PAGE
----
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The Utah Supreme Court on Tuesday upheld Utah rancher John Pinder's convictions in the gruesome 1998 murders of two of his ranch hands.

In a 5-0 opinion, the high court rejected all of Pinder's arguments, including one that he would be exonerated by testimony from newly discovered witnesses who claimed two other men were the actual killers.

The ruling said the witnesses were "seriously wanting in credibility" and some of their claims were inconsistent with undisputed facts.

Pinder, who owned a sprawling ostrich ranch in Duchesne County, was convicted of fatally shooting June Flood, 59, and Rex Tanner, 48, on Oct. 25, 1998, then blowing up their bodies the next day and burning the body parts that had not been vaporized.

Pinder, now 57, was sentenced to two consecutive life terms, which included the possibility of parole, by 4th District Judge Lynn Davis.

"This case demonstrates our office's firm commitment to ensuring justice is served in Utah criminal cases, to upholding valid convictions on appeal, and to protecting the rights of victims and their families," Attorney General Sean Reyes said in a press release.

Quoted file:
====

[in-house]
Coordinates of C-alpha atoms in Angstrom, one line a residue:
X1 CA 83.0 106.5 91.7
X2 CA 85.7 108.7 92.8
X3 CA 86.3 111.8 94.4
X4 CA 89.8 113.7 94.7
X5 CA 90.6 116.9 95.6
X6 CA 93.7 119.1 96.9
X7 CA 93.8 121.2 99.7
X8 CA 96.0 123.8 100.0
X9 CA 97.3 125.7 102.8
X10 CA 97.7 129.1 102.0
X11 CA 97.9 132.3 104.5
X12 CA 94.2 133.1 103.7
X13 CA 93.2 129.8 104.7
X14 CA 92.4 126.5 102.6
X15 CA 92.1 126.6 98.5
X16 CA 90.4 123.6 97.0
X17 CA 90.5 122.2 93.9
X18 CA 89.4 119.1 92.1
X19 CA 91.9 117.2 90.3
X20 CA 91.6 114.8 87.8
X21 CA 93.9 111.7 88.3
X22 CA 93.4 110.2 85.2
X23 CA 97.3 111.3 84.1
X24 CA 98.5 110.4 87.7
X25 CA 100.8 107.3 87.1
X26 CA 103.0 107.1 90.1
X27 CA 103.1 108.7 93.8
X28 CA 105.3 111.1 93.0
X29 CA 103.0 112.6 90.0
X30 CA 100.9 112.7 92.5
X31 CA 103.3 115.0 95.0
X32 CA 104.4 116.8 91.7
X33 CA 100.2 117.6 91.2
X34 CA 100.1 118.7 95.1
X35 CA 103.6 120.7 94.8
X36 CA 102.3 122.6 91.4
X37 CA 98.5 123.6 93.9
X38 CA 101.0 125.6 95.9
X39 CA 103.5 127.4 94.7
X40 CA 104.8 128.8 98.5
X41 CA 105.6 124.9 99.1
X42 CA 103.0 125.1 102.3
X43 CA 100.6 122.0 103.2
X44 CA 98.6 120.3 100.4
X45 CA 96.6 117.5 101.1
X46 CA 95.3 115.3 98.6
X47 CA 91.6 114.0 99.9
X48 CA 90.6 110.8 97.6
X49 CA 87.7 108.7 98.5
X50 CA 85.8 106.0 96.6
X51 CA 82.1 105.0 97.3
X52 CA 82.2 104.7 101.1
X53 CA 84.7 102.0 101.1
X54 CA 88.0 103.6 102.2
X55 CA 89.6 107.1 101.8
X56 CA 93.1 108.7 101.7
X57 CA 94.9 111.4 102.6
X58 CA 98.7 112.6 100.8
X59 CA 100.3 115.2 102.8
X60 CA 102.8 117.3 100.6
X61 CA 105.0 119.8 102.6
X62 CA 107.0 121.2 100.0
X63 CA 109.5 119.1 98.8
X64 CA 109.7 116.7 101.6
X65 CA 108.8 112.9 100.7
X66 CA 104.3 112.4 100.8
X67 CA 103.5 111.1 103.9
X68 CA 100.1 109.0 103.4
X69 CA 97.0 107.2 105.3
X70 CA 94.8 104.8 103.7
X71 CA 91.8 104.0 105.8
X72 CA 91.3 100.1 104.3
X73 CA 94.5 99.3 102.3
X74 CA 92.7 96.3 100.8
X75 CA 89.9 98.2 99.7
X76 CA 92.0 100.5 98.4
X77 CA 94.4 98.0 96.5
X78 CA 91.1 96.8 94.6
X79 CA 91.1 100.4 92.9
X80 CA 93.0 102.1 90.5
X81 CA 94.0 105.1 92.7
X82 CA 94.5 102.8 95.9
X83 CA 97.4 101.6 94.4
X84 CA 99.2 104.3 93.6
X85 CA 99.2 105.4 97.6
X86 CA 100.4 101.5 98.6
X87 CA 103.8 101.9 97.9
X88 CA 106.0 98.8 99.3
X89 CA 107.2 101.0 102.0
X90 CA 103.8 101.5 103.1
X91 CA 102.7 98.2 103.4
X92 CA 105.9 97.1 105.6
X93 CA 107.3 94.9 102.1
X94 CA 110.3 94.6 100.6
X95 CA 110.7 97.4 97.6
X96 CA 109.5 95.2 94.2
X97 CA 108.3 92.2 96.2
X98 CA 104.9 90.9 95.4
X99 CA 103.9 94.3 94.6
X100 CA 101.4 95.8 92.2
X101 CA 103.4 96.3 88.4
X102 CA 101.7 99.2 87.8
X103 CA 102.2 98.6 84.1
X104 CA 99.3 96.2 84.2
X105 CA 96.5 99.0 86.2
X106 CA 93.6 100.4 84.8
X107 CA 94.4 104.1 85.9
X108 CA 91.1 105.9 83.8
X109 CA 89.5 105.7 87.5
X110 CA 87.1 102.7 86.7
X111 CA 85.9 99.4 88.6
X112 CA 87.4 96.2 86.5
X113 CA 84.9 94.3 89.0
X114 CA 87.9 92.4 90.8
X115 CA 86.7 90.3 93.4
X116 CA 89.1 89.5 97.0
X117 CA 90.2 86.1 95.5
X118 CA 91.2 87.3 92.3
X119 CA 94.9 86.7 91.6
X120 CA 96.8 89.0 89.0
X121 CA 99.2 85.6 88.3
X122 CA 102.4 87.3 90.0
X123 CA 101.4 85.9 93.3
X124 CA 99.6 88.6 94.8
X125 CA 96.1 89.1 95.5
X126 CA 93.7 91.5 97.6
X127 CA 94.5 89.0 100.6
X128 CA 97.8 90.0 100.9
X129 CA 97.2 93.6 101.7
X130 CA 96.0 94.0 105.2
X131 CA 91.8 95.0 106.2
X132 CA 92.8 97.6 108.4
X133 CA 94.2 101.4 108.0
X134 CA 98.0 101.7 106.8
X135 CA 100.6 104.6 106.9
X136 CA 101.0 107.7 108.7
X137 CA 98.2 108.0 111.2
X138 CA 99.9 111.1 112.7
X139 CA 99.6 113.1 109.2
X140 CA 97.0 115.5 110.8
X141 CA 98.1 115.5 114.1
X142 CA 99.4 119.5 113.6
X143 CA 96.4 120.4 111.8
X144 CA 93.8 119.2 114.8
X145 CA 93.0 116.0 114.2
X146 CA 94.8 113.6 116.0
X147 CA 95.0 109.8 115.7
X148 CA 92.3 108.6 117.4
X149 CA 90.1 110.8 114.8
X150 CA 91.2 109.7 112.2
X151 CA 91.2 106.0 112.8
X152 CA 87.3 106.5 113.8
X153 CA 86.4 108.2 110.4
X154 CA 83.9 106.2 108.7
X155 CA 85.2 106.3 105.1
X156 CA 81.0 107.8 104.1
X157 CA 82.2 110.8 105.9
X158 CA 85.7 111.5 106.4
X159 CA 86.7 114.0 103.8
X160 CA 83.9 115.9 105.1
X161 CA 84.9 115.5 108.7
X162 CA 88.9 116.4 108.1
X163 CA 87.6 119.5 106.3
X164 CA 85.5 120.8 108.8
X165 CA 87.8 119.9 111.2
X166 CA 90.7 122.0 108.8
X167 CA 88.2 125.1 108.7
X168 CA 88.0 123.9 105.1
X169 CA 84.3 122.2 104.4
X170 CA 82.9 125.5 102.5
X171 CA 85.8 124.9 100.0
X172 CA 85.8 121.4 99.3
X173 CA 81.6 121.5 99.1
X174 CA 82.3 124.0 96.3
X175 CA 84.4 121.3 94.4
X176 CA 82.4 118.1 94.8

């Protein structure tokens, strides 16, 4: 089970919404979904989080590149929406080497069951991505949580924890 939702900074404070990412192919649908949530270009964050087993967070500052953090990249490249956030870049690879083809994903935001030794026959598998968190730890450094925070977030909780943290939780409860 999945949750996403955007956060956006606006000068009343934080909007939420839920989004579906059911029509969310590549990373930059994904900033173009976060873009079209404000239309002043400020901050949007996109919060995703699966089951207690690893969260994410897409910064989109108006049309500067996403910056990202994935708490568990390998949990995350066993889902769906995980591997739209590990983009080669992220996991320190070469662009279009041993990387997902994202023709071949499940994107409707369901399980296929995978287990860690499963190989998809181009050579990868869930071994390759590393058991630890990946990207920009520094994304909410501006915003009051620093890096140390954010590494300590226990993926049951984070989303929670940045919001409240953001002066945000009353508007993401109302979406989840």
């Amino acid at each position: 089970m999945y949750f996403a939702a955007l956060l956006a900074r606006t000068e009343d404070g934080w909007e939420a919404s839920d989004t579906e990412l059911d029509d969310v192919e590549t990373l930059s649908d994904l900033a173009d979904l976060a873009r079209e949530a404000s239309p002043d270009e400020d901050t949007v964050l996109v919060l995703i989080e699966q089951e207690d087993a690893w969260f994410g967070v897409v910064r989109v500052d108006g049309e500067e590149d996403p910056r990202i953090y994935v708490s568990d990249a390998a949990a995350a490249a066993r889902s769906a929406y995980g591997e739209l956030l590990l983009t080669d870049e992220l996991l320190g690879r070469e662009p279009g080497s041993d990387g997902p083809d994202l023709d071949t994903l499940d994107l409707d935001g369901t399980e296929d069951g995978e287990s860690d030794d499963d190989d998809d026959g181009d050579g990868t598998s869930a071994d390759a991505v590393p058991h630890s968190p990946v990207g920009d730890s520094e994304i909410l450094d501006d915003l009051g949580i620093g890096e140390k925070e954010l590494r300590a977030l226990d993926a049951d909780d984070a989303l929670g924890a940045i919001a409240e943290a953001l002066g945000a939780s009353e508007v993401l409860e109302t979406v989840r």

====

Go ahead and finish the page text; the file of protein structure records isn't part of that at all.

Court documents say that according to trial testimony, Pinder and several others, including employee Filomeno Ruiz, were drinking the night of the murders when the talk turned to "shrunken heads" that the ranch owner had seen in a curiosity shop in Seattle. Then Pinder said to Ruiz, "Let's go get some heads," the documents say.

The two men drove to the home where Flood and Tanner lived, where Pinder violently assaulted and kidnapped them before shooting them both with a 10-millimeter pistol. Pinder and Ruiz later packed the bodies with ammonium nitrate and dynamite and set them off, court documents say.

Following a day of bulldozing the blast site, Pinder and Ruiz dropped several garbage bags of body parts into a barrel and set them on fire, according to trial testimony. A neighbor who testified, David Brunyer, said he was commandeered into helping Pinder and Ruiz collect the body parts.

Ruiz, who pleaded guilty to two counts of murder and was sentenced to two concurrent 5-years-to-life prison terms, was the star witness at Pinder's trial.

In 2003, Pinder's attorneys asked Davis for a new trial, on the basis of testimony from two witnesses — a jailhouse snitch who said Ruiz had confided he murdered Flood and Tanner because they had stolen a half-pound of methamphetamine from him, and Brunyer's brother, who claimed David Brunyer had confessed to being present during the shootings.

The judge denied the motion for a retrial, finding that the new witnesses were not credible, and that ruling was upheld in 2005 by the Utah Supreme Court.

Pinder filed a motion for post-conviction relief in 2006 with affidavits from two more inmates who had spent time with Ruiz while incarcerated. Each claimed Ruiz had said he and another man — not Pinder — were the killers.

After Davis rejected the claims, Pinder appealed, leading to Tuesday's decision.

His first parole hearing is scheduled for November 2028.

Twitter: @Pamela Manson